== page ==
So the point of this post isn’t to convince you that you, a die-hard fan of Ursula K. Le Guin (and aren’t we all, here), should immediately run to the bookstore and pick up the latest Nora Roberts. Rather, I hope to convince you that romance is an interesting, vibrant, important genre; and to tell you a few reasons why I—and a lot of others—love it.
So here are three quick reasons why you should care about Romance.
Because in Romance Fiction, “Women Do”
Here’s what women in romance novels do do: they make decisions, they have friends, they bring down serial killers, they go shopping, they vanquish untold evil, they enjoy sex (a lot), they start businesses, they act like assholes, they fight back, and they fall in love. Sometimes they even menstruate. They grow, and change, and so does the hero.
The phrase “women do” is stolen from a wonderful piece by romance author Jennifer Crusie, who herself is quoting from Barbara Keiler. Crusie, who was working towards a PhD in feminist criticism and nineteenth-century British and American literature when she came across romance novels (in the course of research for her dissertation), recounts her first month reading romance:
For the first time, I was reading fiction about women who had sex and then didn’t eat arsenic or throw themselves under trains or swim out to the embrace of the sea, women who won on their own terms (and those terms were pretty varied) and still got the guy in the end without having to apologize or explain that they were still emancipated even though they were forming permanent pair bonds, women who moved through a world of frustration and detail and small pleasures and large friendships, a world I had authority in.
Because Romance Fiction is the Most Read Genre in the Country—By a Huge (Throbbing, Rock-Hard) Margin
That’s a good enough reason to care about romance fiction right there. You don’t need to like it, or read it, to understand that if over twenty percent of the country is reading at least one romance novel a year, it’s important. (Maybe someday we’ll talk about why academia hasn’t figured this out yet—scholarship on popular romantic fiction is both woefully lacking and institutionally marginalized.)
So who’s doing all this reading? Are there really 75 million sex-starved cat ladies in the United States?* The romantic fiction readership is extremely diverse. It crosses income levels, races, genders (almost ten percent of readers are male), and geographic regions. Primarily, what they are is loyal: 41 percent have been romance readers for at least twenty years.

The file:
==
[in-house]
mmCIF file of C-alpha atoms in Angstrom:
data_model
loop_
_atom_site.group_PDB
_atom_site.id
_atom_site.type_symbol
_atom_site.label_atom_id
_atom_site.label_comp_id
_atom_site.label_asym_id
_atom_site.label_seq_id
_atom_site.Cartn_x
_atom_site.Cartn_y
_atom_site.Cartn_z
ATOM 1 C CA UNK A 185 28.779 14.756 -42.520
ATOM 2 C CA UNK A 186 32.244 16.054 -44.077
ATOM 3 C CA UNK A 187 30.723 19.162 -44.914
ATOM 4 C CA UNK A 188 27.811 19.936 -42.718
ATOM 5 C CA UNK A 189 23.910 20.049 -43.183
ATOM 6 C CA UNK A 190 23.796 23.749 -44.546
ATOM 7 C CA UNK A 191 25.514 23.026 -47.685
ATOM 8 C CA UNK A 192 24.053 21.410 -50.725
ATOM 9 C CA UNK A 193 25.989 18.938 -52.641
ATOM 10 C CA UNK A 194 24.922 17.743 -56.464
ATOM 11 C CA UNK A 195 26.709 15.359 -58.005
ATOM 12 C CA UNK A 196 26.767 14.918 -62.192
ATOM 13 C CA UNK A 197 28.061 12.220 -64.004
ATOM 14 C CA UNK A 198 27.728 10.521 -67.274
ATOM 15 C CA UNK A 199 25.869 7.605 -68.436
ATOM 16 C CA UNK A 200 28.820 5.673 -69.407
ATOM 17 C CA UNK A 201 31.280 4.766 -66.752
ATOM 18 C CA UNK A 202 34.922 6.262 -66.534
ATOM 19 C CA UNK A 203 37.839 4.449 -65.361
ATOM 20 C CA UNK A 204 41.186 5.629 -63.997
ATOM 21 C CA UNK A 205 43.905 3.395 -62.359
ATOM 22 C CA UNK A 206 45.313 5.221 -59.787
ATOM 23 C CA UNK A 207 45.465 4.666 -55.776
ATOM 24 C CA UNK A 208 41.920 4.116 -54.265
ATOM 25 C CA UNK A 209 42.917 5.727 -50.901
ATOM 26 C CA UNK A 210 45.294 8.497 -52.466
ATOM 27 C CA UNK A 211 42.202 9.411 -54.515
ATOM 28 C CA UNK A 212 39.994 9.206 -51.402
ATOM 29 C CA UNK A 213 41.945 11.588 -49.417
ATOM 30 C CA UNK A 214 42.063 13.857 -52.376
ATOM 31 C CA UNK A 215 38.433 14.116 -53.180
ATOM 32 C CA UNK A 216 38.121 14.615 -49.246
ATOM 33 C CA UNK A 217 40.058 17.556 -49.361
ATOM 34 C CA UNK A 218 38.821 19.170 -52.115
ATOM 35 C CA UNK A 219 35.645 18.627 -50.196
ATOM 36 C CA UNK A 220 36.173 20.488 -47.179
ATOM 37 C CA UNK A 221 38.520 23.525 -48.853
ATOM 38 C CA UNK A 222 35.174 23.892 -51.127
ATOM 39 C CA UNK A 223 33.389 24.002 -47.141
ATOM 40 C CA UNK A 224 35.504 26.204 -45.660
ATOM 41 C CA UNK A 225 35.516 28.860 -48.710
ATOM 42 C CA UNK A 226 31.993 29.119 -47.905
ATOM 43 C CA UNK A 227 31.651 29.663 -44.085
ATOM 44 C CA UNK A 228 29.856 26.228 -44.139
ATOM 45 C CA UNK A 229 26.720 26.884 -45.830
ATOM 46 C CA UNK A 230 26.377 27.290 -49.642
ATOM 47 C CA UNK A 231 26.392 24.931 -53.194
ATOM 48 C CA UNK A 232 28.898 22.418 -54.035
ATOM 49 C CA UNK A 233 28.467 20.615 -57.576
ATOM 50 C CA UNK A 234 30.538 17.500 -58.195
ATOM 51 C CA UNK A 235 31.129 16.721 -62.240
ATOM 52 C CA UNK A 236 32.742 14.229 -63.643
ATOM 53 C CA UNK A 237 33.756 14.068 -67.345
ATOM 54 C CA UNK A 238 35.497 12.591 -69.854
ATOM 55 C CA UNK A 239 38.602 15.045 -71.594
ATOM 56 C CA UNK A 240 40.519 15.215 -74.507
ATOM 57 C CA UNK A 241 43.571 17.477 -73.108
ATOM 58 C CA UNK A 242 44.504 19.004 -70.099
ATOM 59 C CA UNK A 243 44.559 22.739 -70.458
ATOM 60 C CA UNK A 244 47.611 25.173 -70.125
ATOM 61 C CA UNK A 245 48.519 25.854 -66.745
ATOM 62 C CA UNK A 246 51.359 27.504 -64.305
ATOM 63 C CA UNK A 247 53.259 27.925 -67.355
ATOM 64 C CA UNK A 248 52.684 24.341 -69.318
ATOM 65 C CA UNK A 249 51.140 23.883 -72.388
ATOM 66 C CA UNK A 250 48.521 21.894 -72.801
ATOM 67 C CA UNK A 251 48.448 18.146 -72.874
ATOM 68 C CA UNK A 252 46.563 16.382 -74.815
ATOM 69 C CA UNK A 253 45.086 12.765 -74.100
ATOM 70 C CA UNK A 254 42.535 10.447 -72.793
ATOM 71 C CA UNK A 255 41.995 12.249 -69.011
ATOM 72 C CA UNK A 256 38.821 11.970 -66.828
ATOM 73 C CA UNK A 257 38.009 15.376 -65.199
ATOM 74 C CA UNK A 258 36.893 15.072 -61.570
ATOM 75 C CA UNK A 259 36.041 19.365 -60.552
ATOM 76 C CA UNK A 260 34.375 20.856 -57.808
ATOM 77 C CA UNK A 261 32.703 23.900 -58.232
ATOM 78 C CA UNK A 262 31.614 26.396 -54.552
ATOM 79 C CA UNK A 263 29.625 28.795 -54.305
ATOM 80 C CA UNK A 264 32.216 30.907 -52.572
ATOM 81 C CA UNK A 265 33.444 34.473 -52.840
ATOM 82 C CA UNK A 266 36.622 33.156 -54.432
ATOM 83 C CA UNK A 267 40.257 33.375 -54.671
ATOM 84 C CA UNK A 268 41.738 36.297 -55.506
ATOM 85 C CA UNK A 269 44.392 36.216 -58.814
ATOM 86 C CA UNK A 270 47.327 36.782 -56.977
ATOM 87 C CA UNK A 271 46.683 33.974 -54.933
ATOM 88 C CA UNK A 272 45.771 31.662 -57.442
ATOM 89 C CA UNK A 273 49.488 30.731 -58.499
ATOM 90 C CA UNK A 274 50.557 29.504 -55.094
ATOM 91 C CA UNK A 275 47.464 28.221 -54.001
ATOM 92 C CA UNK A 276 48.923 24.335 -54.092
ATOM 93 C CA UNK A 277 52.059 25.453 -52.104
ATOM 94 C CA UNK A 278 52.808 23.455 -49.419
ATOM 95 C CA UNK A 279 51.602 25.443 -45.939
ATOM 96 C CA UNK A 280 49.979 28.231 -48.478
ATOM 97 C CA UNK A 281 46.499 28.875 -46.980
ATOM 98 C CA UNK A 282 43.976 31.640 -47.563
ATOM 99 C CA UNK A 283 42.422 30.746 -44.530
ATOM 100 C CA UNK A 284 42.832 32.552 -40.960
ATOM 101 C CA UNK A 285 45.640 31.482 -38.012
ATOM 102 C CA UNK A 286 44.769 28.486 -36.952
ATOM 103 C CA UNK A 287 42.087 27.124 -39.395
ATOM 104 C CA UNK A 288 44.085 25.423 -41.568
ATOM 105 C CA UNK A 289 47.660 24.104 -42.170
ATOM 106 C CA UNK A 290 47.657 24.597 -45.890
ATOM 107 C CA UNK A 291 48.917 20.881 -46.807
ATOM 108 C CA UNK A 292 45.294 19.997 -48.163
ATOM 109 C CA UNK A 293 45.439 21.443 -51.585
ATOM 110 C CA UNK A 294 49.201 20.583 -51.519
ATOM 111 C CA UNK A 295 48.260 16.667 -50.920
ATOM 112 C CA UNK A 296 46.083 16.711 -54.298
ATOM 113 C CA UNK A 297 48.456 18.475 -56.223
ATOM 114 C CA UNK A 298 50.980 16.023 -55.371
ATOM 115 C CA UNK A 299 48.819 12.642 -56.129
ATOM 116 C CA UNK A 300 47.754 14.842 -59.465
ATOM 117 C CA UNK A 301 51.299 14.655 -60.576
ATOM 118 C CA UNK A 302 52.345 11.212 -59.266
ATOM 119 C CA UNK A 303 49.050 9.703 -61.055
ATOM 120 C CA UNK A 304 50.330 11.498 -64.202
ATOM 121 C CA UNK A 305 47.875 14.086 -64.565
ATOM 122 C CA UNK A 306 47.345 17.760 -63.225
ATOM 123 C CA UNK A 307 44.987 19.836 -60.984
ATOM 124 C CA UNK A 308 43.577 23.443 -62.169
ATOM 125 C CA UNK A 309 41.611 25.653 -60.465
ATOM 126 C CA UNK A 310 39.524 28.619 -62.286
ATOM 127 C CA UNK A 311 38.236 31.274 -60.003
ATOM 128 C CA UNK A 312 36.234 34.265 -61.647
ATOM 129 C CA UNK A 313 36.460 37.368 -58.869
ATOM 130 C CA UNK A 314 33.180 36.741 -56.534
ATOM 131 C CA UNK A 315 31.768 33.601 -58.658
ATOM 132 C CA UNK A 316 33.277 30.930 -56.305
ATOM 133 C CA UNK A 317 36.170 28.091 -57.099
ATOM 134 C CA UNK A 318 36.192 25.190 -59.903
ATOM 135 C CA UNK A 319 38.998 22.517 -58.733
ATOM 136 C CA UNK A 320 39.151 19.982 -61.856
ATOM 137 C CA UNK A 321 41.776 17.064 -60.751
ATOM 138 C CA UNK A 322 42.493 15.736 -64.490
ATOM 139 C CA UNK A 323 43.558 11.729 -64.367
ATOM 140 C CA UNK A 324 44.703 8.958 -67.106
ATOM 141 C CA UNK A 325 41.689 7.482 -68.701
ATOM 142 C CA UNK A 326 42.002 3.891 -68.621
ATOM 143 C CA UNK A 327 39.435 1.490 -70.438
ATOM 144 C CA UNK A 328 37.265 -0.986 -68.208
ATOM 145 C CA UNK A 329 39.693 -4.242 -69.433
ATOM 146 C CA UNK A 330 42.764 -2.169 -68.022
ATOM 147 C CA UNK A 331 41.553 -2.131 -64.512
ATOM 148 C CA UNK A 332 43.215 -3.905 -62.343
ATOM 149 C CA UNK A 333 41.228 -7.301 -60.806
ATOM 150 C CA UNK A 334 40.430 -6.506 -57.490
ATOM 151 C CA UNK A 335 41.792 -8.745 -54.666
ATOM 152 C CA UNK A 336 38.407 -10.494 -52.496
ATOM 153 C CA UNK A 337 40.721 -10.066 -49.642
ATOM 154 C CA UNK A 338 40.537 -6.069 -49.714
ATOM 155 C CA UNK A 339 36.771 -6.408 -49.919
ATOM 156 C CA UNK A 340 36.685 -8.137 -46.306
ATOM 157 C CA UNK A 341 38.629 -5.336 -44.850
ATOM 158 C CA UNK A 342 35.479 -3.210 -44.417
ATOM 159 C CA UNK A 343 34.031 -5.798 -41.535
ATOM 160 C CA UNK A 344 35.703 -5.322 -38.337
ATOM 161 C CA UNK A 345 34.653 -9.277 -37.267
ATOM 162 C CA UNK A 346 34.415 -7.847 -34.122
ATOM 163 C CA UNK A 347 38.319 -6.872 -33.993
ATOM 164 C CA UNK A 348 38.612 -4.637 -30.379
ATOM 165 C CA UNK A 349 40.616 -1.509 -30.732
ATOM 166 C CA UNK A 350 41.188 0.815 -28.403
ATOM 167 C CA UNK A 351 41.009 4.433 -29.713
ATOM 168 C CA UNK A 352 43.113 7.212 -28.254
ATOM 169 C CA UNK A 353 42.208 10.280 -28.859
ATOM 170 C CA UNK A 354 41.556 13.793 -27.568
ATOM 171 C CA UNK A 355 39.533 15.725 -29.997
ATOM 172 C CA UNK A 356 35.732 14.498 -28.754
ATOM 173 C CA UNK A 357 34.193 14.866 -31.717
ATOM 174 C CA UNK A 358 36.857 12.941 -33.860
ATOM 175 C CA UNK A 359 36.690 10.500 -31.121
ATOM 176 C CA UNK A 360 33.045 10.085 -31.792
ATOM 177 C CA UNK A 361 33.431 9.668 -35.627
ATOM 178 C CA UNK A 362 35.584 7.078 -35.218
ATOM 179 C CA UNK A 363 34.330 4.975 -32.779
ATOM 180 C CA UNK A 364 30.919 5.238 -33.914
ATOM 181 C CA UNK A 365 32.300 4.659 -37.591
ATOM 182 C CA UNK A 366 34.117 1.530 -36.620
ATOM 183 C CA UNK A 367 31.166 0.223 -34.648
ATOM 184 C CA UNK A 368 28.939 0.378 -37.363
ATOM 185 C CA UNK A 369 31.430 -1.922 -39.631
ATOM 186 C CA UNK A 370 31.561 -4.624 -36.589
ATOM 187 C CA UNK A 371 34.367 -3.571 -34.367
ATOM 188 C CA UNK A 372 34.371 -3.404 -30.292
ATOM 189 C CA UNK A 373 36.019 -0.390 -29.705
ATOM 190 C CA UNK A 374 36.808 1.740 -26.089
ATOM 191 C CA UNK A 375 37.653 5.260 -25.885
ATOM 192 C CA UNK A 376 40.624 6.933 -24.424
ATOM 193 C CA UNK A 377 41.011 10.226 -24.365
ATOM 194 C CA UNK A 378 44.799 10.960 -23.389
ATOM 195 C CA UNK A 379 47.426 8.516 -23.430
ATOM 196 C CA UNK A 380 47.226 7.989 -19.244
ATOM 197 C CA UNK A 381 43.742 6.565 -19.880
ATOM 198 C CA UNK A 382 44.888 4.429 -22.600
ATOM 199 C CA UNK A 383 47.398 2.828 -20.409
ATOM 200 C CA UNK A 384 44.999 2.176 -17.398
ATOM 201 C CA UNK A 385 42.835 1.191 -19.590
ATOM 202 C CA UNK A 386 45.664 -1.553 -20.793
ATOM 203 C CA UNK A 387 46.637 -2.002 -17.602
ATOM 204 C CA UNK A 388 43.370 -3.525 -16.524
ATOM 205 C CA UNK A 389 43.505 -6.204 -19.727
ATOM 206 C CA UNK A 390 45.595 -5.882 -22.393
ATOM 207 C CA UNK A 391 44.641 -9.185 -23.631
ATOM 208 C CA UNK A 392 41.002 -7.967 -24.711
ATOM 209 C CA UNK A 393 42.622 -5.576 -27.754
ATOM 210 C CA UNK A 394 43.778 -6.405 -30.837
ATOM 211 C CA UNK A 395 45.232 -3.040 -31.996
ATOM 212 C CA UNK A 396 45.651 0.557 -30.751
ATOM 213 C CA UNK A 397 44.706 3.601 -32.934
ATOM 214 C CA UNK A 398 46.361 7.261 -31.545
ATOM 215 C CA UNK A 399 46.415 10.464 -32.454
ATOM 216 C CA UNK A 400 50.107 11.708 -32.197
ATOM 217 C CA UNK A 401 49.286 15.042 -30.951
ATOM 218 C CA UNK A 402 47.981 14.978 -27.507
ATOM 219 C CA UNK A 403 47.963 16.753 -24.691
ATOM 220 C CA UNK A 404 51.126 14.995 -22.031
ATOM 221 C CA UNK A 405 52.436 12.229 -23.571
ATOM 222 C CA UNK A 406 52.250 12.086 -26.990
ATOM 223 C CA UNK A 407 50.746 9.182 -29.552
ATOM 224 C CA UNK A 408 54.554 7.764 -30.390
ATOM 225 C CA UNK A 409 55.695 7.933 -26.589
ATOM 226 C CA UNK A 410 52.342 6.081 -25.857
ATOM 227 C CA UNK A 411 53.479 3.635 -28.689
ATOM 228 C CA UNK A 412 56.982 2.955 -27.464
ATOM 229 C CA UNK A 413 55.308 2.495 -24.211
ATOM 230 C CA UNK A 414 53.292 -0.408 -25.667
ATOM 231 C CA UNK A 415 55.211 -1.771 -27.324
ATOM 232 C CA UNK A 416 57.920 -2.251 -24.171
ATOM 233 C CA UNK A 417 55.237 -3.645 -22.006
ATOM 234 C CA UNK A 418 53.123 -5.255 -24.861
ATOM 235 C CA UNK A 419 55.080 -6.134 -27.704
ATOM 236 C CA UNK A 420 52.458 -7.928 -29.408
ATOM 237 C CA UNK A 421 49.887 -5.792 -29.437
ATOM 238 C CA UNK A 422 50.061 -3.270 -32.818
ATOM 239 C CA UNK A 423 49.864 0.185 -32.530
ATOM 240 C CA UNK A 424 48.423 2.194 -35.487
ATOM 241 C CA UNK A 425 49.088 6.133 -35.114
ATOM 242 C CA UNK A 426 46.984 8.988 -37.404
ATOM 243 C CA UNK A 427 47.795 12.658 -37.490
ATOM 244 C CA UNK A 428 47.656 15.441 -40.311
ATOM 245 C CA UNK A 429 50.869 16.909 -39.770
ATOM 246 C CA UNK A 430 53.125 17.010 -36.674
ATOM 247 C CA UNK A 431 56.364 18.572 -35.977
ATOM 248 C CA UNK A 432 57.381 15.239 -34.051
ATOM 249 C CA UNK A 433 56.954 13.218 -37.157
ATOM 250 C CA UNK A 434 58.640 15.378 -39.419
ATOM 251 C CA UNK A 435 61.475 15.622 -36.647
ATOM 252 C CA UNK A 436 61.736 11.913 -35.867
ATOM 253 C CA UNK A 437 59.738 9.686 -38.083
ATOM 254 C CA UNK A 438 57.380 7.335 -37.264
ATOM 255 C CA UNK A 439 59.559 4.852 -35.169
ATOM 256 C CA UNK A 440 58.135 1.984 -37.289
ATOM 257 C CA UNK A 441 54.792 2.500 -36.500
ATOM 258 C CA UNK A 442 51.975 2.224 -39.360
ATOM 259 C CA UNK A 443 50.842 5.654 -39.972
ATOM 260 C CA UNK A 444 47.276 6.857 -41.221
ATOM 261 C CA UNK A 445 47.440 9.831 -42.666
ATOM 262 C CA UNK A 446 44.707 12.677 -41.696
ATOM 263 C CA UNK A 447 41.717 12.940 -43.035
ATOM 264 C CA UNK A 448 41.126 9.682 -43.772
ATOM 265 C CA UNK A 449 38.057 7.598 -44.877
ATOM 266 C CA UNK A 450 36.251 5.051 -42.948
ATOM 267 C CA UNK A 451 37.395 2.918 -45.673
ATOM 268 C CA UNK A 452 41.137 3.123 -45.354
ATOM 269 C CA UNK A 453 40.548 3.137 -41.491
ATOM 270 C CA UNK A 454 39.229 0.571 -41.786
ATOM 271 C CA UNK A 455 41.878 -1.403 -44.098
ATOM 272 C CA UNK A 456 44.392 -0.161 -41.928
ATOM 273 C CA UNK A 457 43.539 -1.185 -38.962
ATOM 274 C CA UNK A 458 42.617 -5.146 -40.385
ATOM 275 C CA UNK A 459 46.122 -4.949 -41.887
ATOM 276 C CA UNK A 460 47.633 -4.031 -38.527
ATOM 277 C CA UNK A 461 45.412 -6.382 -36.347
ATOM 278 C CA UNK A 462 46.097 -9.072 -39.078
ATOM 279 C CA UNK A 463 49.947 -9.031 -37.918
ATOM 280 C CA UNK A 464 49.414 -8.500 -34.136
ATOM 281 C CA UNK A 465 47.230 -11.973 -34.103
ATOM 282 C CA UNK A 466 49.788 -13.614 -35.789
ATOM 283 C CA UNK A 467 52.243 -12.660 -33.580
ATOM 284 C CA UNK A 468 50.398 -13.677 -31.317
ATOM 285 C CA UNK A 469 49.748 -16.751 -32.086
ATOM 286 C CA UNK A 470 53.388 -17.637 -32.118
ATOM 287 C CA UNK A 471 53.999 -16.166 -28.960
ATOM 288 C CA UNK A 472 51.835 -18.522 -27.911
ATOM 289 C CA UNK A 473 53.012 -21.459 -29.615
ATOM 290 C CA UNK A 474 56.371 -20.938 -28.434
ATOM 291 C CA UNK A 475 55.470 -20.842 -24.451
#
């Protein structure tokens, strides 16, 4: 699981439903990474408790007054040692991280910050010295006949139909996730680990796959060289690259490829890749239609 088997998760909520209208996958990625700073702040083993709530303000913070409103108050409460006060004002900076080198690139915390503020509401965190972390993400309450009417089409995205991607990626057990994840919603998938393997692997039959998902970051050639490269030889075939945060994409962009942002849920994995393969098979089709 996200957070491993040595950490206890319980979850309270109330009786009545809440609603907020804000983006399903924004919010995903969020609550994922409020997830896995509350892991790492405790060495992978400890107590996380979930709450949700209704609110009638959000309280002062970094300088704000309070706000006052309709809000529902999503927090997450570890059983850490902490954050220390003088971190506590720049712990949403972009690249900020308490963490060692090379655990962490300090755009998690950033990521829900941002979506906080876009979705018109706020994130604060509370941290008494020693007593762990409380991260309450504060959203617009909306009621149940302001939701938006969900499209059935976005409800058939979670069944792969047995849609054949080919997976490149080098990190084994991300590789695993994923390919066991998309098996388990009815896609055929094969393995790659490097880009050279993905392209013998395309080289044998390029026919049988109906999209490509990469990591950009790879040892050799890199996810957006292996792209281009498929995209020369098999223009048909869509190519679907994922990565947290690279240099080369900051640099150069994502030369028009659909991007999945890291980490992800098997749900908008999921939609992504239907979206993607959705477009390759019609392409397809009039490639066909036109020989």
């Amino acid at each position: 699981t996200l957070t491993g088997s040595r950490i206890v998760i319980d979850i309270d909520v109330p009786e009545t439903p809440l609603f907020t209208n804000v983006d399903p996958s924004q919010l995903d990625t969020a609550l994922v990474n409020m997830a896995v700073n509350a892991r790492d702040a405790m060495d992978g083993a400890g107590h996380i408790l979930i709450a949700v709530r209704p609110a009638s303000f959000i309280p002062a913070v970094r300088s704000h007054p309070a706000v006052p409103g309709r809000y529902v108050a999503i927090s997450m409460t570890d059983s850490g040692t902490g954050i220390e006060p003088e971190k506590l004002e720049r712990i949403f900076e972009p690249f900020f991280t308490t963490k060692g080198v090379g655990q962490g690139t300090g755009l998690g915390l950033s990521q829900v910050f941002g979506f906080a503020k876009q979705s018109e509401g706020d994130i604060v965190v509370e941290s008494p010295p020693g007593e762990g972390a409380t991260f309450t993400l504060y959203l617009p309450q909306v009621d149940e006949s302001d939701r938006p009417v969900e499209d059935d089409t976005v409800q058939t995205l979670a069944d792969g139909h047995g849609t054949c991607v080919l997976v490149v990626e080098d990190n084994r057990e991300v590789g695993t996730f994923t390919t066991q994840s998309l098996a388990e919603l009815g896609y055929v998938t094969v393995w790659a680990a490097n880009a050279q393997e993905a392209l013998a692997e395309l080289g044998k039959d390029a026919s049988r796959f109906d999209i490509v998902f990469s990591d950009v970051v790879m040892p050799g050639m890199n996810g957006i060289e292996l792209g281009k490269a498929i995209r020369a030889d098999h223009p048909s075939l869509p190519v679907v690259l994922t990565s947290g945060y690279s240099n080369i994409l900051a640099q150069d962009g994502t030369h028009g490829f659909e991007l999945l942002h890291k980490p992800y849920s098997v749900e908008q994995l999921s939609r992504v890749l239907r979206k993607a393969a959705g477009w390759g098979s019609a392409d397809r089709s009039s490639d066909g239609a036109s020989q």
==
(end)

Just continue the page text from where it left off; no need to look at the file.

Because in Romance Fiction, Constraints Create Creativity
First, the constraints of the romance plot mean that the vast majority of the text can be spent on characterization—and when so much of book is spent on the two lead characters, you get to know them. They’re fleshed out. Another benefit is that there is frequently room for extremely well-realized supporting characters—and indeed, sometimes those characters are as loved as the main ones (and are quite frequently developed as main characters in later books).
Second (and these are not meant to be exhaustive points—merely some ideas that I’ve been thinking about lately), there’s something wonderful about a story being told over and over again, with untold variations. Wildly creative works can spring up from such repeated retellings: the new characters, the new emotions, the new stories that are interwoven. Holding the basic story steady allows an infinite variety of new reactions, since the same experiment can be run for as many different characters, under as many different conditions, as the community of romance authors can imagine. And that’s pretty cool.
Also, they’re really fun to read.
Jenny Crusie, “Romancing Reality: The Power of Romance Fiction to Reinforce and Re-Vision the Real”;
Maria Bustillos, “Romance Novels, the Last Great Bastion of Underground Writing”;
Alyssa Rosenberg, “Men, stop lecturing women about reading romance novels”; and
Rachel Kramer Bussel, “Eloisa James on Feminism, Sexuality, and Why Romance Novels Are More Than Worthy of Respect.”
And just in case you want to check one out, here are (again, a very) few of my favorite romance novels, in no particular order:
Susan Elizabeth Phillips, Ain’t She Sweet?
Susan Elizabeth Phillips, Honey Moon
Eloisa James, Three Weeks with Lady X
Courtney Milan, The Heiress Effect
Rachel Gibson, See Jane Score
Sarah MacLean, Nine Rules to Break When Romancing A Rake
Nora Roberts, Vision in White
Georgette Heyer, The Grand Sophy
Elizabeth Hoyt, Wicked Intentions
Jennifer Crusie, Bet Me
* Answer: Maybe. Cats are pretty great.